Do you believe in the symbolism of numbers and dates? Frédéric Malle is one who leaves nothing to chance, and believes in signs. When launching his own brand in the year 2000, he opted to do so on June 6, as a reference to the allied landings in Normandy on June 6, 1944. What finer metaphor for the launch of a brand that would resolutely push the boundaries of haute perfumery?
Frédéric Malle is a man of taste who believes in the virtues of well-conceived and well-executed work. But he’s also a singular character deeply in tune with his own instincts and his unconditional desire for freedom. So when he launched his brand, he did so in his own inimitable way.
In 2000, global perfume was to luxury what blockbusters are to American cinema, an avenue whose actors and products are not always of the highest quality, characterized by rather well-worn clichés. At the age of 38, having been trained at Roure where he became acquainted with the greatest noses, and with a total of fifteen years in the profession, Frédéric Malle would finally fulfill his mad desire to shake everything up and show what he had to offer.
Because he knew the international aura of St. Germain-des-Prés, Malle chose to open his first boutique at 37 rue de Grenelle in Paris. The “Latin Quarter” is a place that he knows by heart, where he has his habits and landmarks of his daily life, such as the Café de Flore, where he calls the waiters by their first name, having been a “regular” for so many years.
At the opening, Frédéric Malle welcomed into the modestly sized boutique curious onlookers, journalists, and friends both famous and unknown.
While at the time perfumes were presented in an undifferentiated manner in self-service stores, Malle decided to go against the grain, and created a true showcase, a place dedicated to true perfume lovers. Determined that the shop should be a welcoming place and an experience in itself, he conceived it with Andrée Putman, entrusted its realization to Olivier Lempereur, and himself chose the furniture and supervised every element of the presentation down to the smallest detail. This first Editions de Parfums Frédéric Malle boutique set the tone for those that would follow. In line with the brand name, the boutique gestures toward the very St. Germain concept of the publishing house. On the wall hang portraits of the authors as well as the perfumes they have created. The visitor discovers how the role of the publisher is to work with his authors, pushing them to give their very best; and that perfumery is an art with the power to create worlds that can touch our dreams, our desires, and our very identity.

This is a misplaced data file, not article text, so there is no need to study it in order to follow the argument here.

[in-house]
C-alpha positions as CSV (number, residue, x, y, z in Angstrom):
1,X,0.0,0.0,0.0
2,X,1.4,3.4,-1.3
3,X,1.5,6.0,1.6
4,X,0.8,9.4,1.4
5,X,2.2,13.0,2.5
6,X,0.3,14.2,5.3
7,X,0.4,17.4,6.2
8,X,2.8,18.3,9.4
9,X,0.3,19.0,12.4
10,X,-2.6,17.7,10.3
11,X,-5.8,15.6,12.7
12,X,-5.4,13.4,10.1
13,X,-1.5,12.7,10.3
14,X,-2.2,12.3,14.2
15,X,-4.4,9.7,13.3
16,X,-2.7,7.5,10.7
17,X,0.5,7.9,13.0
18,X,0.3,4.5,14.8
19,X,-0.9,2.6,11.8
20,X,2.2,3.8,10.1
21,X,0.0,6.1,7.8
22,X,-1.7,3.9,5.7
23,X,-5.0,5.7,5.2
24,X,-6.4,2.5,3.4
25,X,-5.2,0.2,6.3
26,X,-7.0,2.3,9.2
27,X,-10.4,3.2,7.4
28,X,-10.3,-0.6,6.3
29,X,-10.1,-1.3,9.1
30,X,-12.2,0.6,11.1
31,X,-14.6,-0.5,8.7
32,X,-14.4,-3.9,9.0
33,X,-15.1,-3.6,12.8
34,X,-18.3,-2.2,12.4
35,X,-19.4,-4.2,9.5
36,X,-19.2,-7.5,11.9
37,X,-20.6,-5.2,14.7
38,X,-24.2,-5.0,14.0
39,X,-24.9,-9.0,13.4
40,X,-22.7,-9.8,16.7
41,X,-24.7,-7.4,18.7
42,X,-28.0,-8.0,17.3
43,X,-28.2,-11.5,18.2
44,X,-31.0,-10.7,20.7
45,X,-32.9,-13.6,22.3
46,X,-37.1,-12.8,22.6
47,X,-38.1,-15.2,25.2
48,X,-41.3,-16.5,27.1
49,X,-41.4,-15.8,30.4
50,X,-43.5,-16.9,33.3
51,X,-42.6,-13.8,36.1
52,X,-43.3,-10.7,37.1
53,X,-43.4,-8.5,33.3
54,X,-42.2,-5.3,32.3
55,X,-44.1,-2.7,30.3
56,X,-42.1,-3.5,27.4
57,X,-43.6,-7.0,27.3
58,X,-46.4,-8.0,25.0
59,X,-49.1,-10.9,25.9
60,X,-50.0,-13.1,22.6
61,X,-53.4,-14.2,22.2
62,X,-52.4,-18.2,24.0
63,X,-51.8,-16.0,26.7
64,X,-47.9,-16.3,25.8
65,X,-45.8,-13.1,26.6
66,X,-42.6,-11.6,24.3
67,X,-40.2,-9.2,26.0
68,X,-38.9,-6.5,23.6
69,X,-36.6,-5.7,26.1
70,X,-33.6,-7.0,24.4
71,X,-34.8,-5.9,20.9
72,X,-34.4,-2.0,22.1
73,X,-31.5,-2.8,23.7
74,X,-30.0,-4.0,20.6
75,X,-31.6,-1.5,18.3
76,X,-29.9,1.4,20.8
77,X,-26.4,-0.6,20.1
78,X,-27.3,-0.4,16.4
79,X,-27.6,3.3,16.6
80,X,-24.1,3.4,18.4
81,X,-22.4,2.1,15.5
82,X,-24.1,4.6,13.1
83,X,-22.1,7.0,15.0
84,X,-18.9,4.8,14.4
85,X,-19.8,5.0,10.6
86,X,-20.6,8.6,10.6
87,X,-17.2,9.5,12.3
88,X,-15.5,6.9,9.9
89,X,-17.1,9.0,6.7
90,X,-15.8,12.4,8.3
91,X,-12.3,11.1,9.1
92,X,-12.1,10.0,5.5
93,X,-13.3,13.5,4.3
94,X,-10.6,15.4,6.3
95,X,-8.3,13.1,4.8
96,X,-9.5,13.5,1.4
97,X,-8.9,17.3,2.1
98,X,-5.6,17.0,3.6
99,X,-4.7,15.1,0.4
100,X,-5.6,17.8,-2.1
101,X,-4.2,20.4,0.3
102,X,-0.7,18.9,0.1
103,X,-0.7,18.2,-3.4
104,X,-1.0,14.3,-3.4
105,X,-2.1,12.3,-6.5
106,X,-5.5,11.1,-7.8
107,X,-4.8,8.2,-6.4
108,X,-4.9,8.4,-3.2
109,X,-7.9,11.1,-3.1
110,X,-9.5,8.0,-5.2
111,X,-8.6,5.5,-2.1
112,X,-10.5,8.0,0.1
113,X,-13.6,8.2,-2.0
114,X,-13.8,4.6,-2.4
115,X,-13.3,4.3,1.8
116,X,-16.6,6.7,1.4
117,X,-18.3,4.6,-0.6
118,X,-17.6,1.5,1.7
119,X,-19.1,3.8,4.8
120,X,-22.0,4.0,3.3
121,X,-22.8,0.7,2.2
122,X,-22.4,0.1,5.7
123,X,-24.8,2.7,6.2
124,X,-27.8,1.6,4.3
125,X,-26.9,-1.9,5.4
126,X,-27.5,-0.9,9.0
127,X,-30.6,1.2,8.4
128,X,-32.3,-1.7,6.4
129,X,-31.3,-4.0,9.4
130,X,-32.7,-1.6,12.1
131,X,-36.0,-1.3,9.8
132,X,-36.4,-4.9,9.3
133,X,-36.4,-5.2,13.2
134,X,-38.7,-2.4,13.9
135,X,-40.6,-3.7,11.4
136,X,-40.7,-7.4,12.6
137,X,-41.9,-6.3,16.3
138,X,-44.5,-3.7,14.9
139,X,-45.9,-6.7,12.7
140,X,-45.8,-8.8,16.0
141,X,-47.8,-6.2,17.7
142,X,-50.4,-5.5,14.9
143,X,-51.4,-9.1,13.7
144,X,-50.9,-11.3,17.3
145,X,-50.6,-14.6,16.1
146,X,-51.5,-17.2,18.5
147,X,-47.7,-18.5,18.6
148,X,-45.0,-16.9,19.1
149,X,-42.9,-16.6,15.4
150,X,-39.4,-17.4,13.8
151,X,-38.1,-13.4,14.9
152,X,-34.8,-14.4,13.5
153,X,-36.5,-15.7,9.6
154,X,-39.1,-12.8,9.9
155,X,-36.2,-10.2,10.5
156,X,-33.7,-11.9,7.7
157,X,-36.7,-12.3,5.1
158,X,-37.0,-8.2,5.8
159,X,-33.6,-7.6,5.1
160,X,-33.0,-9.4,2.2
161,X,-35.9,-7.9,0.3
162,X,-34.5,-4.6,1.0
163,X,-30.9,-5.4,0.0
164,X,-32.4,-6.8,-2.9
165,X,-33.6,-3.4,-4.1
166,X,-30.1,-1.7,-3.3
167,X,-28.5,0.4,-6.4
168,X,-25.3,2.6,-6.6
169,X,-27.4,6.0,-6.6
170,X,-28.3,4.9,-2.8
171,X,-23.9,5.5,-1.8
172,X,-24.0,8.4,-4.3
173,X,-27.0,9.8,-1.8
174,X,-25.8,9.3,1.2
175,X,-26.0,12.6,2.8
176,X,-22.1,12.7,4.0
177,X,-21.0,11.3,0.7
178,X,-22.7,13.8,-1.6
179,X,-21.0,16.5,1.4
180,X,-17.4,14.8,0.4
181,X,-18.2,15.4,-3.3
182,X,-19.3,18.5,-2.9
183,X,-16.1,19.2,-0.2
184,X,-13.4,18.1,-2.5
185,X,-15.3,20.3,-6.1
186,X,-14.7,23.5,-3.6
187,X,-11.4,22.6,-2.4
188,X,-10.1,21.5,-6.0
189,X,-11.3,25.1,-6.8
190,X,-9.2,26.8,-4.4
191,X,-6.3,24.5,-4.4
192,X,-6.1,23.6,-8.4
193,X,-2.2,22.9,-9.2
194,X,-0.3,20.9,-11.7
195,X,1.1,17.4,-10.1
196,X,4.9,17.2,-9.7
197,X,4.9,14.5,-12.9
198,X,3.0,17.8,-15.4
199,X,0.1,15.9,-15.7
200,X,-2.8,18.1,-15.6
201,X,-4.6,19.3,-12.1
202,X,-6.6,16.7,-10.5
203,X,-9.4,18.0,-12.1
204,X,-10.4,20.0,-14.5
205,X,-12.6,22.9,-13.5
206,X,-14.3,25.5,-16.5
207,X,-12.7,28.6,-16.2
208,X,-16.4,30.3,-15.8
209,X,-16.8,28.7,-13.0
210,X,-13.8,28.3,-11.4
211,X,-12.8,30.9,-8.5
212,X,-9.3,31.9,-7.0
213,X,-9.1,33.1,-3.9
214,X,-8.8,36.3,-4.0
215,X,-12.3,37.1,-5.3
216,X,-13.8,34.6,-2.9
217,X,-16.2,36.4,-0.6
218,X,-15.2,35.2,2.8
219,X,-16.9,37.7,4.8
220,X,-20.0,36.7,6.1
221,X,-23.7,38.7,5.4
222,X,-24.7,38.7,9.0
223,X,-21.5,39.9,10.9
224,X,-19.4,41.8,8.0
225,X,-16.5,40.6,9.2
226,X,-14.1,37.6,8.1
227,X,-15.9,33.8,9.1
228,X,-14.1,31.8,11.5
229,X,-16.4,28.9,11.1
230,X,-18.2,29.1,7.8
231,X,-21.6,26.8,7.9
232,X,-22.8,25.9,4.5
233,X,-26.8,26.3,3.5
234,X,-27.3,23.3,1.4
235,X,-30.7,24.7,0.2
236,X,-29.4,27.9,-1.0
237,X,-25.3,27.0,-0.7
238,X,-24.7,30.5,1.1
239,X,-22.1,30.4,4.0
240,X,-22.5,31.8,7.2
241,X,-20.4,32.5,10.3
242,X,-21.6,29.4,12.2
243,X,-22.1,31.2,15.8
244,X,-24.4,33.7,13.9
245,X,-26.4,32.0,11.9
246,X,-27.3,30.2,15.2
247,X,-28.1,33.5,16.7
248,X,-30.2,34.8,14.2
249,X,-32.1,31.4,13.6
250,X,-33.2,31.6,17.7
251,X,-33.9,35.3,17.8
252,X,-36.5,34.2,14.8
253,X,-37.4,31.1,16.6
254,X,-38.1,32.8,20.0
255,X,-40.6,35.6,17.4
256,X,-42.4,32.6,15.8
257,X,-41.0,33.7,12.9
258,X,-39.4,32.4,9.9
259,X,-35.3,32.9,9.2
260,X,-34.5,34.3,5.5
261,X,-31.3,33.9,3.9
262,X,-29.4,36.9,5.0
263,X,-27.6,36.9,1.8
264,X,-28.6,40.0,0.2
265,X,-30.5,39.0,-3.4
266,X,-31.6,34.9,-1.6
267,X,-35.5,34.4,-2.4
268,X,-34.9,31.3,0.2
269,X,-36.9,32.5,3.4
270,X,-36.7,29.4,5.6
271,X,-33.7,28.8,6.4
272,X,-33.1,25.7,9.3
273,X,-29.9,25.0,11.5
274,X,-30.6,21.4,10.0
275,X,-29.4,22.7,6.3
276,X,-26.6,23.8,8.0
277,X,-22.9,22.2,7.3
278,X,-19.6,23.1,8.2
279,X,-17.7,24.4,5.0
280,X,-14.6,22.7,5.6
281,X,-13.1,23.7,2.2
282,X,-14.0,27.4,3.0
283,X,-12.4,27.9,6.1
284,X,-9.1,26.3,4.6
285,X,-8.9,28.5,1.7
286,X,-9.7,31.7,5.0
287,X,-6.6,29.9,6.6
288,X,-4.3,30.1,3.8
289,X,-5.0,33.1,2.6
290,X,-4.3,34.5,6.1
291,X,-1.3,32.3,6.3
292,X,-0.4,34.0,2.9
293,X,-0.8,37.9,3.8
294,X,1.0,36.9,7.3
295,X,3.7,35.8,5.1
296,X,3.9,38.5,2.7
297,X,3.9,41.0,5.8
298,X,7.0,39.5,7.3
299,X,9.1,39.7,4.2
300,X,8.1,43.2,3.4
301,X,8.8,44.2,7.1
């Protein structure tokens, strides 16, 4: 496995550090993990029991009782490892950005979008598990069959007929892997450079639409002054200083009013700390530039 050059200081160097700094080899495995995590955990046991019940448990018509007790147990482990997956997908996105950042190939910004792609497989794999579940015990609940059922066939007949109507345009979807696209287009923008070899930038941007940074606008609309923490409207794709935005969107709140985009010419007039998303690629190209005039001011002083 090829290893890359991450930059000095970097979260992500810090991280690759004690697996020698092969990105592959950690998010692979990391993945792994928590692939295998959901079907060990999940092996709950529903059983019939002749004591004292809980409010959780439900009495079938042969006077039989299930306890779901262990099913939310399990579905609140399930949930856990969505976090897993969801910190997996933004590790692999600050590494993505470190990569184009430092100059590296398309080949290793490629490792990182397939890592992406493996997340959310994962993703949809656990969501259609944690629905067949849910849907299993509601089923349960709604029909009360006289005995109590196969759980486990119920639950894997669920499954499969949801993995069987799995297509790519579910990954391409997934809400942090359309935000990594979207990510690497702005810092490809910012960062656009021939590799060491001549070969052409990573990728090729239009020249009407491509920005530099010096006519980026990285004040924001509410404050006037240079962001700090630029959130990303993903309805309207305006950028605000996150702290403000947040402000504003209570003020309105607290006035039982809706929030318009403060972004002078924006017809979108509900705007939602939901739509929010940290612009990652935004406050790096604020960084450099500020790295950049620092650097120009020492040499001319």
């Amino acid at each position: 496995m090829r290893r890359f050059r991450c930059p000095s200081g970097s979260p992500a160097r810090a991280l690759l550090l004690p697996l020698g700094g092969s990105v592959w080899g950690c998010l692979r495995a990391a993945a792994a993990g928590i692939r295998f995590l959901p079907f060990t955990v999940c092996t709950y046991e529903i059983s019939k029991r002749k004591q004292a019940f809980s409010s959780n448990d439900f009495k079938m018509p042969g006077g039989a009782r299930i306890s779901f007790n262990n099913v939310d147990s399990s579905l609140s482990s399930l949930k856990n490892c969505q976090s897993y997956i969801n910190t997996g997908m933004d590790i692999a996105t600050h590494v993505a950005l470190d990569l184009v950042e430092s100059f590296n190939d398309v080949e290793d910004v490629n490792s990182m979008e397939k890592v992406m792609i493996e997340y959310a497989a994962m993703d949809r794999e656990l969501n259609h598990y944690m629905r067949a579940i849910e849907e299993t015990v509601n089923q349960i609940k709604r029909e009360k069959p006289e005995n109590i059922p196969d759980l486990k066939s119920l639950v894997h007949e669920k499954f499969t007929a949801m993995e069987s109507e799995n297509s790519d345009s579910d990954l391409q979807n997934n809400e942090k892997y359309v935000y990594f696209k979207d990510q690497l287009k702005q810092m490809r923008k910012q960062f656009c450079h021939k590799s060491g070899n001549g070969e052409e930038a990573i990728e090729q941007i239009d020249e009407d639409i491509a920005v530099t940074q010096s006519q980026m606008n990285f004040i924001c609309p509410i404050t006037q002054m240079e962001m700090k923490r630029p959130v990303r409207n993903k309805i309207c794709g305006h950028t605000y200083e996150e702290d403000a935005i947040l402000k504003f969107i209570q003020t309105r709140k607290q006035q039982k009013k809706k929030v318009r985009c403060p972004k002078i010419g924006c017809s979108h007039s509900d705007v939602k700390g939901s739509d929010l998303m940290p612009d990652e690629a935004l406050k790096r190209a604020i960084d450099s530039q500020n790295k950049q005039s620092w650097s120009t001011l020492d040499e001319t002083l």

As he writes, modestly: “The sole purpose of the boutique was to represent and sell a collection of nine perfumes, available in three sizes, 100ml, 50ml and 5ml.”
So it was that 6/6/2000 saw the release of nine new creations composed in complete freedom by the greatest perfumers in the world. Nine exceptional perfumes whose evocative titles resonate like invitations.
Iris Poudre by Pierre Bourdon
The first perfume created by the house, and the first in a line of compositions constructed around a single extraordinarily precious ingredient.
Musc Ravageur by Maurice Roucel
“A perfume that goes against the olfactive tendencies of the times, heralds a renaissance of amber perfumery, and invites us to reflect on the sensuality of perfume. A classic that fuses with the skin and makes no compromise.” - Frédéric Malle. Musc Ravageur was to become one of the house’s bestsellers.
Le Parfum de Thérèse by Edmond Roudnitska
“A twentieth-century masterpiece, created by one of the greatest artists in modern perfumery for his wife Thérèse, who was the only person to wear it until I asked permission to publish it, and she bequeathed this testament to me as if it had been written.” - Frédéric Malle.
Angéliques sous la Pluie by Jean-Claude Ellena
En Passant by Olivia Giacobetti
Lys Méditerranée by Edouard Fléchier
Noir Épices by Michel Roudnitska
Lipstick Rose by Ralf Schwieger
Une Fleur de Cassie by Dominique Ropion